Personally, I'd favor a broad definition of AIF. I've played and enjoyed pretty much all of the non-AIF games that have been discussed, though obviously that isn't reason enough and others likely don't have the same experience A second reason though is that as a niche community I'd rather welcome things that might be AIF then keep them out.

    1. "If the person playing the game could only see the text, would it still be good?"

      While I agree with the underlying sentiment, the flaw I see in that definition is that it treats the text and graphics as being completely independent, which isn't necessarily the case. It would exclude HTML dating games, but that's because the text in those games is designed to be supported by the graphics (hence the lack of any description). Applied literally, it would also exclude some text adventures, such as Peril In Pleasantville or Tesliss Equation.

      "Personally, I'd favor a broad definition of AIF..."

      Definitely agree. Part of the reason I wrote this is because there is a fair amount of AIF (even if you define it narrowly) being created outside of the AIF community. Consequently, I see defining AIF as only what the aifarchive group discusses to be unhelpfully restrictive.

  4. I personally think that AIF should be what ever you want it to be, not what others want it to be, I was about 90% though a game I was writing, a game that and last night it found itself promoted to the recycle bin and purely because of the line "EXPECTED BUT NOT MANDATORY" Expected by who??? You will put more new authors off than you gain . You should encourage and applaud new efforts rather than give a set of bullshit guidelines that YOU expect but "hey, don't worry, it's not fuckin mandatory!!!

    1. I actually agree with you to a degree, your right, no-one has the right to expect and I do applaud your effort thus far but, you really need to go to the recycle bin and recall your project, there was a post a few weeks age at the AIF Archive by someone wanting to know of good games with no pics, I too like a game with no pics I always think of the term 'Just IMAGINE the possibilities' keep up the good work my friend and even tho I know nothing of your project, I really look forward to the result as I am sure do many others, we all love a new title.

    2. That's a real shame. It's exactly this sort of attitude, being propagated by a particularly annoying segment of players within our community, that is scaring prospective AIF authors away. Last time I checked the AIF community isn't so vast that we can afford to screen authors based on luxury factors that some of us have come to expect in recent times.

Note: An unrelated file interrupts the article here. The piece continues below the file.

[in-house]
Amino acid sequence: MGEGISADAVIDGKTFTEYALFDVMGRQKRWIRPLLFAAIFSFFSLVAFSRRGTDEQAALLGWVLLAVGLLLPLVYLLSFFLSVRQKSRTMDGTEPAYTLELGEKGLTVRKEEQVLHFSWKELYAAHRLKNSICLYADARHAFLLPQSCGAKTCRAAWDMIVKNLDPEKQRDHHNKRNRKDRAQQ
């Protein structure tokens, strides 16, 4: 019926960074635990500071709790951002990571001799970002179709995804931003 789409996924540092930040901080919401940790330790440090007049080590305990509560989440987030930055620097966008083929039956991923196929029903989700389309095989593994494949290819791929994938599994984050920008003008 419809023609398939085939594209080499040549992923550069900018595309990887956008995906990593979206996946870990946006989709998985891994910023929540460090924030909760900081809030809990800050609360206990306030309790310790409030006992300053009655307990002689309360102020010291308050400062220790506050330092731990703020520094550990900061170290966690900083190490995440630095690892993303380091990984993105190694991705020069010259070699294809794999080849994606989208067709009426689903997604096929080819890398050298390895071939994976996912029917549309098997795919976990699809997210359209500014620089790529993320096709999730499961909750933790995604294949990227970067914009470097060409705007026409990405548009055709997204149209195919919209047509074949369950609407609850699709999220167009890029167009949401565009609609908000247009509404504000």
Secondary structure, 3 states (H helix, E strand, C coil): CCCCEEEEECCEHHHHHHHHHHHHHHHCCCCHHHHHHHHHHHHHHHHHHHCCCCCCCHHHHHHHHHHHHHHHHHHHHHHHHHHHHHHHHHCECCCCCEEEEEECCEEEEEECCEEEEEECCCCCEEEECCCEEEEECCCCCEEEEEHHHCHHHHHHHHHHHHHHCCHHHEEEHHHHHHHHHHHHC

Please retrieve your work from the recycle bin and continue.

    3. In the above post, the line "expected, but not mandatory" applied only to RAGS game. Given that the default RAGS interface (which as far as I know you can't change) has places to put graphics, I don't think it's too much to say that they're expected.

      Secondly, this post was attempting to be descriptive, not prescriptive. You certainly shouldn't consider yourself bound by what just one person thinks anyway.

    4. "I personally think that AIF should be what ever you want it to be"

      I don't want to discourage new authors, but this is just factually wrong. ExLibris' post doesn't in any way say 'you must put this in your game'. We're just trying to define words. Obviously, AIF has to be 'something' that distinguishes it from other types of writing/adult material. No one is saying X is good, Y is bad. It isn't even being said that something has to be AIF, obviously people commenting in this post have read/played things outside of AIF, but enjoyed them.

      What you think is erotic is completely up to you. What you find to be an enjoyable story is also a matter of personal preference. Those are all opinions. Whether something is an erotic story, a CYOA, an AIF, a game, or multiple things at once, is a matter of definition.

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  6. Just as an aside, ExLibris, I am thrilled that we finally have a medium where we can all discuss AIF while contrasting the use of abstractions versus simply solving puzzles.

    Thanks so much for creating this forum for all of us intelligent perverts in the world.

    1. You're very welcome. I hope you find the discussion here stimulating.

    2. "Thanks so much for creating this forum for all of us intelligent perverts in the world."

      AIF Central: The Most Sophisticated Discussion of Porn You'll Ever Find

  7. Not sure if anyone has mentioned it or not but, if you wanna program for making people go to, I know I should have mentioned this in a previous thread but I forgot all about it, you can make people and the bring them into daz or poser or whatever you choose, it's a great program and 100% free.

  8. I remember finding softporn on a BBS when I still had my shinny new 2400 baud modem that was bigger then a toaster. Was as close to "porn" as I ever got as a young teen.

    remember when we had to work for our porn ? lol